Rudolf Uhlenhaut was an Anglo-German engineer and executive for Mercedes-Benz. He had a long association with the Mercedes-Benz racing programme of the 1930s and 1950s, and is best known for his road legal Uhlenhaut Coupé version of the 1955 Mercedes-Benz 300SLR race car.
Uhlenhaut was born in London, the second of four children, on 15 July 1906, during his German-born father Max Uhlenhaut's term as head of the London branch of the Deutsche Bank. His mother, Hilda Brice, was English. He attended the Tollington School in Muswell Hill. At the outbreak of World War I in 1914 the family moved to Brussels, and later to Bremen. After finishing his schooling, in 1926 he took up a place at the Technical University of Munich to study engineering, during which, as an avid skier, he spent much time in the Bavarian Alps.
In 1931 Uhlenhaut joined Mercedes-Benz, working under Fritz Nallinger on the development of the Mercedes 170V. In 1936 Uhlenhaut assumed leadership of the race car department. Auto Union dominated the 1936 Grand Prix season over the aging Mercedes-Benz W25. As a talented driver in his own right, he was able to spot the deficiencies of the chassis and suspension, however he never raced competitively as he was needed for his engineering skills. The replacement for the W25, the Mercedes-Benz W125, remedied the chassis and suspension shortcomings and was much more powerful. The W125 dominated the 1937 Grand Prix season, and was considered the most powerful Grand Prix car until the turbocharged cars of the early 1980s. In 1938 rule changes necessitated a new car for 1938 Grand Prix season, the Mercedes-Benz W154.
At the outbreak of World War II, the racing team ceased and Uhlenhaut, who due to his dual-nationality was kept under constant surveillance by the Gestapo, was found a position at Daimler-Benz aircraft engines designing and developing cylinder heads, especially the Daimler-Benz DB 603. After cessation of hostilities, he founded a small transport business, using ex-Wehrmacht trucks fuelled by methane gas. He was then contacted by an old friend, who was by now a Major in the Royal Electrical and Mechanical Engineers, and contracted to work on reconstruction projects.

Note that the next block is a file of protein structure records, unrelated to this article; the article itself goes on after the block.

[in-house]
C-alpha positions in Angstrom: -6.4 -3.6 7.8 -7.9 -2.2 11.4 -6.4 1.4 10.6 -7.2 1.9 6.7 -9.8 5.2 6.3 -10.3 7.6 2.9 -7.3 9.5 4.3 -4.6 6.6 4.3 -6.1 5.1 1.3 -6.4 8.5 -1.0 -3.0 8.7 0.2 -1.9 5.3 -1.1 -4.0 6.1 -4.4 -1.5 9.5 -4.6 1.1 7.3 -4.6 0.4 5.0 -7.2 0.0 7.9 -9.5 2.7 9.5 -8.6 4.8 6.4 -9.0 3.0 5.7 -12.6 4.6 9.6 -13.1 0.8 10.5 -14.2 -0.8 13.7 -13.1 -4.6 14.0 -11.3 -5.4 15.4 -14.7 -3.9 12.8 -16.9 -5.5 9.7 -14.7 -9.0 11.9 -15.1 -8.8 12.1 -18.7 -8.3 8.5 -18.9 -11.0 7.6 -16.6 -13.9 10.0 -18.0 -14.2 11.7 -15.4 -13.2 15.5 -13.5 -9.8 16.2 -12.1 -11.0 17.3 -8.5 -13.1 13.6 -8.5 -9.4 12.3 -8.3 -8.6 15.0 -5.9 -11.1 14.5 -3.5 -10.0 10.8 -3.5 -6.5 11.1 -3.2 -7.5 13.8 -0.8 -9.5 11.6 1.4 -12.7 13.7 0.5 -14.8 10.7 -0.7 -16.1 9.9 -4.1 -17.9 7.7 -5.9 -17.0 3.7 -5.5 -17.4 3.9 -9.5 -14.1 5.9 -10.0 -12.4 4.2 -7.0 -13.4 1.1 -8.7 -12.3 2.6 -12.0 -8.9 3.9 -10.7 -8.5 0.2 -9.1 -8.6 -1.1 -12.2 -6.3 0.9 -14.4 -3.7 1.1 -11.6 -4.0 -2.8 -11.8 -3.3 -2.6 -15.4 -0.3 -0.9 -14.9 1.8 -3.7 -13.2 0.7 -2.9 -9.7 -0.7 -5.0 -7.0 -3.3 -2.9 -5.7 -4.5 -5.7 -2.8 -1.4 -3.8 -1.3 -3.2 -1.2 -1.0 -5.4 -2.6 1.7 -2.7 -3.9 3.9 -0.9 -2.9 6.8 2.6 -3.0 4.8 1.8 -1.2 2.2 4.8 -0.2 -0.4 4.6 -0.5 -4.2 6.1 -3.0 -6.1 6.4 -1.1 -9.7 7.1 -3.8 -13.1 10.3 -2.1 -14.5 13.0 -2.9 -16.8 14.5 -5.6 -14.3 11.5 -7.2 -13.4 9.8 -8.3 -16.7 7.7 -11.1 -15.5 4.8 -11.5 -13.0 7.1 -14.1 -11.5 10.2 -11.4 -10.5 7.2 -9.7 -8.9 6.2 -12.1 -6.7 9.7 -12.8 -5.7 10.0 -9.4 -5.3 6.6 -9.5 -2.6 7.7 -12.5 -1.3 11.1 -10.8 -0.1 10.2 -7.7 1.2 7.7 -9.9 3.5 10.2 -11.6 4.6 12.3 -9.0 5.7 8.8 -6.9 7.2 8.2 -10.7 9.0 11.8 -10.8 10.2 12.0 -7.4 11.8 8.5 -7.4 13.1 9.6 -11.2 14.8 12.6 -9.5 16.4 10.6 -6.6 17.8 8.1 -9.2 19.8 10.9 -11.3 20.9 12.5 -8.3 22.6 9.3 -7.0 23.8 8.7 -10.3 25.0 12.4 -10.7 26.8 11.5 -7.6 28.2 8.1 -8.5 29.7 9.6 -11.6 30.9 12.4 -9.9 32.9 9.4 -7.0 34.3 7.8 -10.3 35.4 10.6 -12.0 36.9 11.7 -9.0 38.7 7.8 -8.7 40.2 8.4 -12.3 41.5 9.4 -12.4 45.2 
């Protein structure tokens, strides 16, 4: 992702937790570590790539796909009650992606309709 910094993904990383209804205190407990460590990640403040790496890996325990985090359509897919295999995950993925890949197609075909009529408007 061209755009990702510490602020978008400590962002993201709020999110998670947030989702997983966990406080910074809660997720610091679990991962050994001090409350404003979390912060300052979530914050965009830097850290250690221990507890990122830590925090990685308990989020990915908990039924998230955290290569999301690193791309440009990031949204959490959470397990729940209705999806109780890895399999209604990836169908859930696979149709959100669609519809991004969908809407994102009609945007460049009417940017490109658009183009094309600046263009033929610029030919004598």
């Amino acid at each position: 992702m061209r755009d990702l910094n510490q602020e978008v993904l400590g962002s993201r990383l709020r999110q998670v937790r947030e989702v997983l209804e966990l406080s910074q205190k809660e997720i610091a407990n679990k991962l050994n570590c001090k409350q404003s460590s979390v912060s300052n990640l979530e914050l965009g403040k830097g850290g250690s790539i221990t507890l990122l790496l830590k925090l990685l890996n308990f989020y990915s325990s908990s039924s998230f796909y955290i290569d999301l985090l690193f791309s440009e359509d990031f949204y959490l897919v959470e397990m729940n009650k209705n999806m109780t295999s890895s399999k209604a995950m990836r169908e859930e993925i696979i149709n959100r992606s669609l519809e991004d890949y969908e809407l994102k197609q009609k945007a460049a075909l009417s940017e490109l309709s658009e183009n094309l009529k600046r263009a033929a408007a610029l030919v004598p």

Having returned to Mercedes-Benz in 1948, in 1952 Uhlenhaut designed the Mercedes-Benz W194 "300SL" race car based on the engine and chassis of the Mercedes-Benz W186 limousine. The underpowered car achieved surprising success, winning important sports car races such as the 24 Hours of Le Mans, and inspired the road-going Mercedes-Benz W198 "300SL Gullwing" of 1954.
The Mercedes-Benz W196 won the F1 Championship in 1954 and 1955. Uhlenhaut surpassed even Juan Manuel Fangio's times in test sessions.
Based on the Mercedes-Benz 300 SLR sport racer of 1955, Uhlenhaut created a road legal SLR/SL hybrid. Capable of approaching 290 km/h (180 mph), the 300 SLR Uhlenhaut Coupé easily earned the reputation of being the era's fastest road car. A story circulates that running late for a meeting Uhlenhaut roared up the autobahn from Munich to Stuttgart in just over an hour, a 137 mile/220 km journey that today takes two-and-a-half.
However, the lightning-fast SLR Coupe never made it into series production. The Stuttgart-based car maker felt that the mid-1950s was not the right time to bring out a powerful sports tourer of this kind, leaving the road version of the SLR to fall into oblivion. As Mercedes pulled out of motorsport in 1955, the SLR Coupe project was put on ice. Only two prototypes of this masterpiece of power and elegance were ever built and yet this wonderful car had still become a legend in its own right.
Rudolf Uhlenhaut, who never owned a car of his own, retired in 1972. In later life he needed hearing aids, possibly due to damage caused by his loud cars. He died in Stuttgart on 8 May 1989.
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